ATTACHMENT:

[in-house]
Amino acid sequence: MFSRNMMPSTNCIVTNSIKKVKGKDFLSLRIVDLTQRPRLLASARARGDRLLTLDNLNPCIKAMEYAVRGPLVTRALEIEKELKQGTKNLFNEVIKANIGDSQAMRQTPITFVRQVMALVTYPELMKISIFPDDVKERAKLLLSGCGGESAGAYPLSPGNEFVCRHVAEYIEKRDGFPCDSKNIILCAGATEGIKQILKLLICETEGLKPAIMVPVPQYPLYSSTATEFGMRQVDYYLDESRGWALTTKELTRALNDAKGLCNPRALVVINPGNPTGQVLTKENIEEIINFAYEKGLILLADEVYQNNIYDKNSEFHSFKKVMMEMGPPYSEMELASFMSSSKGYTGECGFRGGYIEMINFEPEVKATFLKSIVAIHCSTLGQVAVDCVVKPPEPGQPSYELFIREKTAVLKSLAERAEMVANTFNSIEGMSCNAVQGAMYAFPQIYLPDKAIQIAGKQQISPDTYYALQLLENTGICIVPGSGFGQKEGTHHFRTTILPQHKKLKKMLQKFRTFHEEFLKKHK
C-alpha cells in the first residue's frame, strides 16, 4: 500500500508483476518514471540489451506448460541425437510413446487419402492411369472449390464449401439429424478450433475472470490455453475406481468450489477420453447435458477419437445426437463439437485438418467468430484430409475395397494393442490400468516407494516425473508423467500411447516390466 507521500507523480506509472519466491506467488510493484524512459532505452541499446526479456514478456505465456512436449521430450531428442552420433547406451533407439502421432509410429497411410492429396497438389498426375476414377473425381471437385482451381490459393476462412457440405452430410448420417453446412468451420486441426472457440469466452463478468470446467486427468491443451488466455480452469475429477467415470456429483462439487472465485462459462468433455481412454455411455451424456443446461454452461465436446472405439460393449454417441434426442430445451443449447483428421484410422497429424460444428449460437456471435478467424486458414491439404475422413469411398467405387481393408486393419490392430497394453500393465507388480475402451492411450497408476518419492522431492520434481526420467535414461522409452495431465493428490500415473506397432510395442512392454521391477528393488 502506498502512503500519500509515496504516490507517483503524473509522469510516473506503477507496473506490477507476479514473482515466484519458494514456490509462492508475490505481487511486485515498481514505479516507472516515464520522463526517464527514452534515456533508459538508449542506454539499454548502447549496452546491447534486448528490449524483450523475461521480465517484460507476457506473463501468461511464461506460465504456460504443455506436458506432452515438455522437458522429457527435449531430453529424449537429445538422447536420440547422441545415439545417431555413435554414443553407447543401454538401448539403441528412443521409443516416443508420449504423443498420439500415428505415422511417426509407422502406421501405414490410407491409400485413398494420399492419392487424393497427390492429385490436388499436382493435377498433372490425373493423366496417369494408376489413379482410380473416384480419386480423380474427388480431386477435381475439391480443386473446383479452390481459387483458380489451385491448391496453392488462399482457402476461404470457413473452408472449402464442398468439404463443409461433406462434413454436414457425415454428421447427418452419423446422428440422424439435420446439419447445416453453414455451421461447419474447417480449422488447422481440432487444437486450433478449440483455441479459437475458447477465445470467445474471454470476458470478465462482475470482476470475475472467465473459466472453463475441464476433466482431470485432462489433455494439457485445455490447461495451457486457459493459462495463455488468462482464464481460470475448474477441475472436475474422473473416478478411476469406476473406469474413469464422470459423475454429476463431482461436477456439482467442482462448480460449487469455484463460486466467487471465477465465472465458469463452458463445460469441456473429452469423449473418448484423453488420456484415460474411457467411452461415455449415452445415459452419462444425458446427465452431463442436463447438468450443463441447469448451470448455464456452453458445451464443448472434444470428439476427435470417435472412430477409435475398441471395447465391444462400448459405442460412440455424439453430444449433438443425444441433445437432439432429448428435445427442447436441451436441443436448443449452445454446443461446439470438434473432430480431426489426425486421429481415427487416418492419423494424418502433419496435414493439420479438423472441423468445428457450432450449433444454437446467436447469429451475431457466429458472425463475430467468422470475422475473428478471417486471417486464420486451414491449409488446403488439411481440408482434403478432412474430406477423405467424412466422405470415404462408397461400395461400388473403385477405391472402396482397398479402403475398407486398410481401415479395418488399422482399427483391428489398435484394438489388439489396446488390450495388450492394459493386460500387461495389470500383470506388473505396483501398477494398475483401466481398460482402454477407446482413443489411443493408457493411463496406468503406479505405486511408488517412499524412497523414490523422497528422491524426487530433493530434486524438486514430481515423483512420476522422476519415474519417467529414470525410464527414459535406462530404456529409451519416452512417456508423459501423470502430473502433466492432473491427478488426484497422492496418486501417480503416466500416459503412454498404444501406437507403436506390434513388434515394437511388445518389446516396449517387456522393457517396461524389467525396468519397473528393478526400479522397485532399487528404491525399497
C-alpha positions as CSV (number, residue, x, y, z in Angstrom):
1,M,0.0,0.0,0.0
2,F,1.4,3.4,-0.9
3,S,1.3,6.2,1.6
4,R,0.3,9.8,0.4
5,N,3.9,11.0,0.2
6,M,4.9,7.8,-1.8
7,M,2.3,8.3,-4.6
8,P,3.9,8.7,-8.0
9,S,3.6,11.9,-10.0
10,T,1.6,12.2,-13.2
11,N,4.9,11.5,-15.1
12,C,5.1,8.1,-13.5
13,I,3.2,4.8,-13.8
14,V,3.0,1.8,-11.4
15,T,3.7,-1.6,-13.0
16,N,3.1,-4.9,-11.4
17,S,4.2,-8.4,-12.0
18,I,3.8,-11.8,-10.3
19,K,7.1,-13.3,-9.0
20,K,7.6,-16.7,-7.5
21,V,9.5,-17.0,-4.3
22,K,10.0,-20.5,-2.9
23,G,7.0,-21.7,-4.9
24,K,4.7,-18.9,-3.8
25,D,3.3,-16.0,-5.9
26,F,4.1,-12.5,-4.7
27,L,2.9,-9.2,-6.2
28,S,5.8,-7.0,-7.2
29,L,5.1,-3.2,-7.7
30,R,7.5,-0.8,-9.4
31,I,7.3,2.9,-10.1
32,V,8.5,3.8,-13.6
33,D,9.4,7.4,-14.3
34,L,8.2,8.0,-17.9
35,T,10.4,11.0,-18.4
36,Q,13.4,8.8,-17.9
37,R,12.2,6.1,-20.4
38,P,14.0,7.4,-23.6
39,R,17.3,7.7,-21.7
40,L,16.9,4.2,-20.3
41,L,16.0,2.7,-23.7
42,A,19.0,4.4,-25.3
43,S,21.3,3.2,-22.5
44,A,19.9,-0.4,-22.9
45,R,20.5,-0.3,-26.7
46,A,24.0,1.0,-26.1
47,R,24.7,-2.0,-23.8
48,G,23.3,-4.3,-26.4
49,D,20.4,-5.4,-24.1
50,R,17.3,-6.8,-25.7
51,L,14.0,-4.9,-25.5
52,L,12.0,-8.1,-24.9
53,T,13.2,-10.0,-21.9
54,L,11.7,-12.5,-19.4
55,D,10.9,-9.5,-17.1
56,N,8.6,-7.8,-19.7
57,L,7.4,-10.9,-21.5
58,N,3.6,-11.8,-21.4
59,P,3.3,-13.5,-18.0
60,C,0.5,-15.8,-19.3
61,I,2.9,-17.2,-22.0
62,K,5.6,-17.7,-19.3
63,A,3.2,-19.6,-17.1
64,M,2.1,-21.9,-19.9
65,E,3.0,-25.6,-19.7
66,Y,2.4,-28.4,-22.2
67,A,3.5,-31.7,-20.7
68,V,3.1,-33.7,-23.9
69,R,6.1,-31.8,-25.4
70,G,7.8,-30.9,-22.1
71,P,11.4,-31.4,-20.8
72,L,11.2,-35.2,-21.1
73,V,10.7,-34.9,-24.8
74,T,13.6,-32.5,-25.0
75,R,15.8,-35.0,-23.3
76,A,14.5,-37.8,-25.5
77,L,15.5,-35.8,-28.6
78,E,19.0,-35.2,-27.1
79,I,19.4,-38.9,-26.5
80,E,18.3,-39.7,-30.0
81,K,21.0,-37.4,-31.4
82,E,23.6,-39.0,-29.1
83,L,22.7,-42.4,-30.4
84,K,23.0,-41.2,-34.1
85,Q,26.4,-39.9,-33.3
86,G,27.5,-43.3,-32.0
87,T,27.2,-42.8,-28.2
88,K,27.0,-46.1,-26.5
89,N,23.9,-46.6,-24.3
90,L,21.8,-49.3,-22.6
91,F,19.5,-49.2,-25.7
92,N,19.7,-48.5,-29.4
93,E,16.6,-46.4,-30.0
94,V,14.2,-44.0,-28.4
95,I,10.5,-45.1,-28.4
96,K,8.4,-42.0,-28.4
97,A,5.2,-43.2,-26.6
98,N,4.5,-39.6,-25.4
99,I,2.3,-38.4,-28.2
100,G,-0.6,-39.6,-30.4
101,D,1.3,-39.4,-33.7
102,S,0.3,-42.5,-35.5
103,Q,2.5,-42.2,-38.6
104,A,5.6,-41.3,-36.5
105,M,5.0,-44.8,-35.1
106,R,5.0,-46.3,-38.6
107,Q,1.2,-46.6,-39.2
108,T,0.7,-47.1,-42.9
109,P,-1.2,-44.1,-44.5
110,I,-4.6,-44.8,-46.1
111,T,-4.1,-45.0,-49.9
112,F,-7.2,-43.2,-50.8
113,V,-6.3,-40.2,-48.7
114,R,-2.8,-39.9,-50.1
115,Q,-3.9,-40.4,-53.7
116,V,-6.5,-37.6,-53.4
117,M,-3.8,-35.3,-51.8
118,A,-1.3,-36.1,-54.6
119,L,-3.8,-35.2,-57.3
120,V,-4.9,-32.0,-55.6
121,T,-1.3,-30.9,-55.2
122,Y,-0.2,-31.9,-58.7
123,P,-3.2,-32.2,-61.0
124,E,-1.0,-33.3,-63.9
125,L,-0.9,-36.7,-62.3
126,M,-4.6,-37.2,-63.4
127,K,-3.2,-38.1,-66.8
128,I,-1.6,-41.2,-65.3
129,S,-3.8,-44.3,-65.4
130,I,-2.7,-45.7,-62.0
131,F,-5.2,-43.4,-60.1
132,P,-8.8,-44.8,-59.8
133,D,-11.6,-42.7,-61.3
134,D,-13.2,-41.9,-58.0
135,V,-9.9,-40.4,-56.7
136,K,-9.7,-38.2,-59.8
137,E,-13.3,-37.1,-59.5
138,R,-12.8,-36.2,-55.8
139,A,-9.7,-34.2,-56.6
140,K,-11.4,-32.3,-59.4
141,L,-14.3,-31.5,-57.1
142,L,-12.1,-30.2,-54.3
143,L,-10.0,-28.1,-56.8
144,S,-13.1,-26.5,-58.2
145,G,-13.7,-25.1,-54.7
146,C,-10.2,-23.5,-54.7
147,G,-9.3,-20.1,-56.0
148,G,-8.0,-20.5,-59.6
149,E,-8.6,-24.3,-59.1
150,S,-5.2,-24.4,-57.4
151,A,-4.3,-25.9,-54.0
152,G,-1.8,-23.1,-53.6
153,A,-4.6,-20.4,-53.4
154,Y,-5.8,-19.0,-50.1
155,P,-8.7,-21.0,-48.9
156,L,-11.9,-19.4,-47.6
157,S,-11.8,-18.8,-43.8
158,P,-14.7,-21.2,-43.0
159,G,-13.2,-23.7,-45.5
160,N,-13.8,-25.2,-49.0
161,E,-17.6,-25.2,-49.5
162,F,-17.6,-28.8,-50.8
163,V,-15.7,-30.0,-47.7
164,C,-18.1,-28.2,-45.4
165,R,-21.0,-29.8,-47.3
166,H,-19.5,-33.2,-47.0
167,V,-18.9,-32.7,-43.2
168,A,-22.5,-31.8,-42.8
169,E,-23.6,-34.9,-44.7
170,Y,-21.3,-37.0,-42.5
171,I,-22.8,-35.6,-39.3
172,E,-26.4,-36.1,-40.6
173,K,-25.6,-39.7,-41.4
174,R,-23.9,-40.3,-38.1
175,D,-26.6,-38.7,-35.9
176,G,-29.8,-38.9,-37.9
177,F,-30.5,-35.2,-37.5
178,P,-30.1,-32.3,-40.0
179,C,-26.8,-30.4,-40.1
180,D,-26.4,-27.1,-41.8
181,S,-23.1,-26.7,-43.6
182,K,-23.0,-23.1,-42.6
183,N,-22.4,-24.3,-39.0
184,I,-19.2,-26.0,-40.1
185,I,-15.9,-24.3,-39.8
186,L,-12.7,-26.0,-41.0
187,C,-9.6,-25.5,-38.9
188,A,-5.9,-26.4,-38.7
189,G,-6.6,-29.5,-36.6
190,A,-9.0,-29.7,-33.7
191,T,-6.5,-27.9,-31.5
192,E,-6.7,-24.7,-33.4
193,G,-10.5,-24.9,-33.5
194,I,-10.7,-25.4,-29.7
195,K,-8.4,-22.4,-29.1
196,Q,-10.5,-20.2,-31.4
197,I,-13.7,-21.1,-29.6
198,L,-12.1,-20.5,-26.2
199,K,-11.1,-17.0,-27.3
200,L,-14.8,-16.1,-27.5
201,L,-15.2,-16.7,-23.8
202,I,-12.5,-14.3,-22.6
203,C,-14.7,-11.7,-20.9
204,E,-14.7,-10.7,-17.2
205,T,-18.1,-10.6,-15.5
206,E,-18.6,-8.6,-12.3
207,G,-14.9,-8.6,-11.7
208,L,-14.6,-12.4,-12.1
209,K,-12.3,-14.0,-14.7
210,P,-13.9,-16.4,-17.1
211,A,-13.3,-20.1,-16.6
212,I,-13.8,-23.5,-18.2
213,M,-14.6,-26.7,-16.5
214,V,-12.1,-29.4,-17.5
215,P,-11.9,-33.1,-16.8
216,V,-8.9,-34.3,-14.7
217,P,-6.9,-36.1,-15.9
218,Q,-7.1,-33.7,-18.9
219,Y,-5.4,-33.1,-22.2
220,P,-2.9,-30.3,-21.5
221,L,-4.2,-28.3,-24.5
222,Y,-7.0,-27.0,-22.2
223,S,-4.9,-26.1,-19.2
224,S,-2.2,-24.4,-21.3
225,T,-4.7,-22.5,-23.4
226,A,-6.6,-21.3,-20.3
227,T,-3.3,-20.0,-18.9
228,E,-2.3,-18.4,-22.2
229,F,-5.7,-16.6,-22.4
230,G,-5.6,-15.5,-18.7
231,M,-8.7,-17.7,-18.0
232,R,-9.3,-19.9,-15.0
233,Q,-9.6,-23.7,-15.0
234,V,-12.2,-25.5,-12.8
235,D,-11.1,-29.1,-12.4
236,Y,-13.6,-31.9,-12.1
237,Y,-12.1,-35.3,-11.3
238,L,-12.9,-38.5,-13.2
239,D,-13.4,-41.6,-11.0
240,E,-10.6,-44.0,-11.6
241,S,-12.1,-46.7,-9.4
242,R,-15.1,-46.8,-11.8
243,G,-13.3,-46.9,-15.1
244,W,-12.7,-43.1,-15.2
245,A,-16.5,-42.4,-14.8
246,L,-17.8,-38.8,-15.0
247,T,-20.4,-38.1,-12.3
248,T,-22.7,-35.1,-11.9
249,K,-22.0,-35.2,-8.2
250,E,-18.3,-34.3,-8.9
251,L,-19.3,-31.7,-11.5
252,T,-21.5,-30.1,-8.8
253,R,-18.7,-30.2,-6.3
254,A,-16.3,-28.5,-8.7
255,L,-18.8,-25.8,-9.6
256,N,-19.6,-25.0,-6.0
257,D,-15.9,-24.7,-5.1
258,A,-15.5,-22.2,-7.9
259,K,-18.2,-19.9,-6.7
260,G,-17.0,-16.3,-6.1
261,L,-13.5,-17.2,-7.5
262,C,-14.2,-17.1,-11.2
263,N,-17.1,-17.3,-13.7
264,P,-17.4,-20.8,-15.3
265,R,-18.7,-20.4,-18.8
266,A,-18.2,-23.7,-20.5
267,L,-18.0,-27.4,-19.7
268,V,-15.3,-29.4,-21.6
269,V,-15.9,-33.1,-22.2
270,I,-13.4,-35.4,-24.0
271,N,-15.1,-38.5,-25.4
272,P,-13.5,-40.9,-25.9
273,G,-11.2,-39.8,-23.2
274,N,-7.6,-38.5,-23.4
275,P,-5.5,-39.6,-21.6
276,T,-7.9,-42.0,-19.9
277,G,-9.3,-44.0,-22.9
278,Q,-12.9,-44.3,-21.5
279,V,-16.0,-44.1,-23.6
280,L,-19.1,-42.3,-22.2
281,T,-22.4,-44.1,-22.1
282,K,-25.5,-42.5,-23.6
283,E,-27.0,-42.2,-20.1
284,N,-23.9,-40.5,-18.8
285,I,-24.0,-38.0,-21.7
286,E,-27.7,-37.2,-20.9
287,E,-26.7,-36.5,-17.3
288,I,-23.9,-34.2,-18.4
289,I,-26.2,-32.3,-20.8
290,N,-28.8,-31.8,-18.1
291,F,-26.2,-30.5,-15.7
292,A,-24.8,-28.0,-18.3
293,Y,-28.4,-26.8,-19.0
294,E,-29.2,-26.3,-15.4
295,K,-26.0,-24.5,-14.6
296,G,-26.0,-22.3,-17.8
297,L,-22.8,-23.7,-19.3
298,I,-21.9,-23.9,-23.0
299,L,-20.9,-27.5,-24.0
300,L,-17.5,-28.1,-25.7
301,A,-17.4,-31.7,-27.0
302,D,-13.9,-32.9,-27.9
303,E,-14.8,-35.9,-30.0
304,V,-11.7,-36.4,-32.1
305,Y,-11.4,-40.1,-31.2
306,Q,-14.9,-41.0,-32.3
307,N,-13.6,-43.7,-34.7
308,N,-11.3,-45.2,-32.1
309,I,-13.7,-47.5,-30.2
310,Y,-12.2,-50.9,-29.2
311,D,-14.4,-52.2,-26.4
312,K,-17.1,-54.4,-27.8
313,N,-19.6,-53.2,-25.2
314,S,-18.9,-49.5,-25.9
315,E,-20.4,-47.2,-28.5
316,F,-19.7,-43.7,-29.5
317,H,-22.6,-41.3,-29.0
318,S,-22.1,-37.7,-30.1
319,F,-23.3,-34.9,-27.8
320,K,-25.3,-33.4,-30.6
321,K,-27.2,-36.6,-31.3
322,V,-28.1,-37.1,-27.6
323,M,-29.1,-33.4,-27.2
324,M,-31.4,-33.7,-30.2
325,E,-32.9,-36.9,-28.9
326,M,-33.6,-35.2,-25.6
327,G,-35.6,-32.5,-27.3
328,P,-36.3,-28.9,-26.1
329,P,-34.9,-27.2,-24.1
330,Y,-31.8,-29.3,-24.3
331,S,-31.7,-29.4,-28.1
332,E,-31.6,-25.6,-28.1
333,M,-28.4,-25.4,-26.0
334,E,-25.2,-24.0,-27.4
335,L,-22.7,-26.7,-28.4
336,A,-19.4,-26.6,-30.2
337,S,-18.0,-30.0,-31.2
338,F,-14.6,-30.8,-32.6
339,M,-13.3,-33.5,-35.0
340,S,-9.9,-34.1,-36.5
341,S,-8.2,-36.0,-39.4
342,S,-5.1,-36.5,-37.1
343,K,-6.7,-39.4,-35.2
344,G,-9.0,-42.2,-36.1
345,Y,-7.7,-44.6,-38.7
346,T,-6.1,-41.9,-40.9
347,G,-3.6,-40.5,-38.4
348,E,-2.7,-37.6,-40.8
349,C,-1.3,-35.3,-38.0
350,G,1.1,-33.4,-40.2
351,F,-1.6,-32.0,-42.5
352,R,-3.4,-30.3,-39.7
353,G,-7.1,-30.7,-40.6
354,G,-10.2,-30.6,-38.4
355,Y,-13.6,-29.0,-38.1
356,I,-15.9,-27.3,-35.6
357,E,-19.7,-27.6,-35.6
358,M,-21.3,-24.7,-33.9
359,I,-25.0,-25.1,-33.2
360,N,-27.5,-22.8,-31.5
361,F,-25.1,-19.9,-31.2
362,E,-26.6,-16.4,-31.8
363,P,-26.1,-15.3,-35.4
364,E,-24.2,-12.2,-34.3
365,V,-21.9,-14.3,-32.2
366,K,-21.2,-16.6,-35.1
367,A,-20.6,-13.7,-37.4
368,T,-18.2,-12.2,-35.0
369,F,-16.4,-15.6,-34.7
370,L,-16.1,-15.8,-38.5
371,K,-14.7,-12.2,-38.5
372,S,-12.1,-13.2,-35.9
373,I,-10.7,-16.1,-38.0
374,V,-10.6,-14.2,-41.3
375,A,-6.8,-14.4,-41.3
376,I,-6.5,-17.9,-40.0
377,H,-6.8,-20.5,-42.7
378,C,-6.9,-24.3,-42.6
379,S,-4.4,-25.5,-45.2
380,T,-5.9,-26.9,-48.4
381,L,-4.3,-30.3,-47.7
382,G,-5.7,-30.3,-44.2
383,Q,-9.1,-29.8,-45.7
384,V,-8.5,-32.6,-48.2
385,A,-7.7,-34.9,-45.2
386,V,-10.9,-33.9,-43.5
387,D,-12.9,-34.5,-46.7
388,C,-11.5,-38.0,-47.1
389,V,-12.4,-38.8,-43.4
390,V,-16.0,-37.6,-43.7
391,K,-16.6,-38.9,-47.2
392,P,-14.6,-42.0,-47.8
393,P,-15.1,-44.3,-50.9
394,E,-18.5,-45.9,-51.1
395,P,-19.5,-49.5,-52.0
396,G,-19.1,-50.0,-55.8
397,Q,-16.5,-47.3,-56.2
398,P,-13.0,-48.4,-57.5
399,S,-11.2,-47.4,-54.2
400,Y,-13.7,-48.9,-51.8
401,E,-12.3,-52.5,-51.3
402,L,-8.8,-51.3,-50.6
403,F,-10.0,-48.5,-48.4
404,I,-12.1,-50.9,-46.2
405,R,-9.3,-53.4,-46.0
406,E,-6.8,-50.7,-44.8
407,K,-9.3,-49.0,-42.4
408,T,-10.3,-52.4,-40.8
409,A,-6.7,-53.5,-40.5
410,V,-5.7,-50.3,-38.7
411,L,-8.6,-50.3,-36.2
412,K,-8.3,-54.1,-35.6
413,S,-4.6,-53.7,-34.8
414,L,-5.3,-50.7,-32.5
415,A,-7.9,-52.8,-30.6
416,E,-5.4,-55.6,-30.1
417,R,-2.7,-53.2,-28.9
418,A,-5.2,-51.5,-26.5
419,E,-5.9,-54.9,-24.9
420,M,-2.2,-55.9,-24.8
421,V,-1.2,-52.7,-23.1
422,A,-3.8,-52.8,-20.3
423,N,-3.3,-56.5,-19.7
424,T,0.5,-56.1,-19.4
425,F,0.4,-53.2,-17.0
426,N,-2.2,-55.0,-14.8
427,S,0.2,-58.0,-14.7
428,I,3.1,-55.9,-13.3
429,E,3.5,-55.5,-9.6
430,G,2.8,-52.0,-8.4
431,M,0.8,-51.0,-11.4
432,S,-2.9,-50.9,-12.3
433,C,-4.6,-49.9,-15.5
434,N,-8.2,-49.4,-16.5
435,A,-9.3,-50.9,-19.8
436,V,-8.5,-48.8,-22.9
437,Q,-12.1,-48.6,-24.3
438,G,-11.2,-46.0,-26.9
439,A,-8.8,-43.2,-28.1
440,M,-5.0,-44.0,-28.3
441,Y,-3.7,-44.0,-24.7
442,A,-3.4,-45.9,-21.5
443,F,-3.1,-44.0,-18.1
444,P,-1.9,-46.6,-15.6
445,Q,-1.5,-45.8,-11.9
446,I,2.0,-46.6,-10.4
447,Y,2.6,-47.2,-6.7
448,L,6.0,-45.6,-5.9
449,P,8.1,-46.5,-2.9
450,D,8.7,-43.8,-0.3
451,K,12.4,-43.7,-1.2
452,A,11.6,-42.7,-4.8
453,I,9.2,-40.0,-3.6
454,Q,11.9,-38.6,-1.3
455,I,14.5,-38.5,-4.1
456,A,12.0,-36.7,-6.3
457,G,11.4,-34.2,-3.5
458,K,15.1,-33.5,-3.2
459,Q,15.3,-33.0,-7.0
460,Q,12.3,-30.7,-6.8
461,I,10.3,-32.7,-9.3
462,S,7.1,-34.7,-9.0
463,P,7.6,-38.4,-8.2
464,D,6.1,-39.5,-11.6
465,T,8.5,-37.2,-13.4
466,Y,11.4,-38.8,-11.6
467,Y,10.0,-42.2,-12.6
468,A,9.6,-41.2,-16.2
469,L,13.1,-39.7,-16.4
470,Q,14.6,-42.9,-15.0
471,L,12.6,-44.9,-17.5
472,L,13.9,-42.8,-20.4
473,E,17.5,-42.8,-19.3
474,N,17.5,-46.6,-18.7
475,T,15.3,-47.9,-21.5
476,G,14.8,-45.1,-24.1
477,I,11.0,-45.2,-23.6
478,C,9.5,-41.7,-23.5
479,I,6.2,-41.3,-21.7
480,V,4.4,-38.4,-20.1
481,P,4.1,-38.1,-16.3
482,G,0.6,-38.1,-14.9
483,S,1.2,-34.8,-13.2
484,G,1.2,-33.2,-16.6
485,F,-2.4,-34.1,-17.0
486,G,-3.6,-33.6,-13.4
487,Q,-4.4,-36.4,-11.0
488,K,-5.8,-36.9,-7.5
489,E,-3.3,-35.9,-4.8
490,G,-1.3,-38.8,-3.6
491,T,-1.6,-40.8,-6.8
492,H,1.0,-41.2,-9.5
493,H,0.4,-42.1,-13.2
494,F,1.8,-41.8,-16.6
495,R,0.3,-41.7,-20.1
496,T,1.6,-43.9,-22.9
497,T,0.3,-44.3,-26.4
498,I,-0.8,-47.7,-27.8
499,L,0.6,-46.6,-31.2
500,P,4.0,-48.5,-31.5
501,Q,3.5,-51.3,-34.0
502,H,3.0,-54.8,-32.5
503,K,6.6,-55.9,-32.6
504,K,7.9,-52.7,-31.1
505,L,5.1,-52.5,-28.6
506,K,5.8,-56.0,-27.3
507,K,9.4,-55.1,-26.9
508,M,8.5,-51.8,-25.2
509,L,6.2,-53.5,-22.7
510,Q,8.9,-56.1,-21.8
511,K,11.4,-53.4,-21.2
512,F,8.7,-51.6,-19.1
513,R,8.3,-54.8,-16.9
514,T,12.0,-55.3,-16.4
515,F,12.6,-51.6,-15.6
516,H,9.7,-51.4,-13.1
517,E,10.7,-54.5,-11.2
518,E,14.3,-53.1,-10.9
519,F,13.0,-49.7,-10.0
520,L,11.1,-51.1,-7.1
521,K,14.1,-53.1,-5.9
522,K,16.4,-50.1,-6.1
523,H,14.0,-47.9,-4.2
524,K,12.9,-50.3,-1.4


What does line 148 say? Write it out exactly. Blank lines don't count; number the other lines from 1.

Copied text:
144,S,-13.1,-26.5,-58.2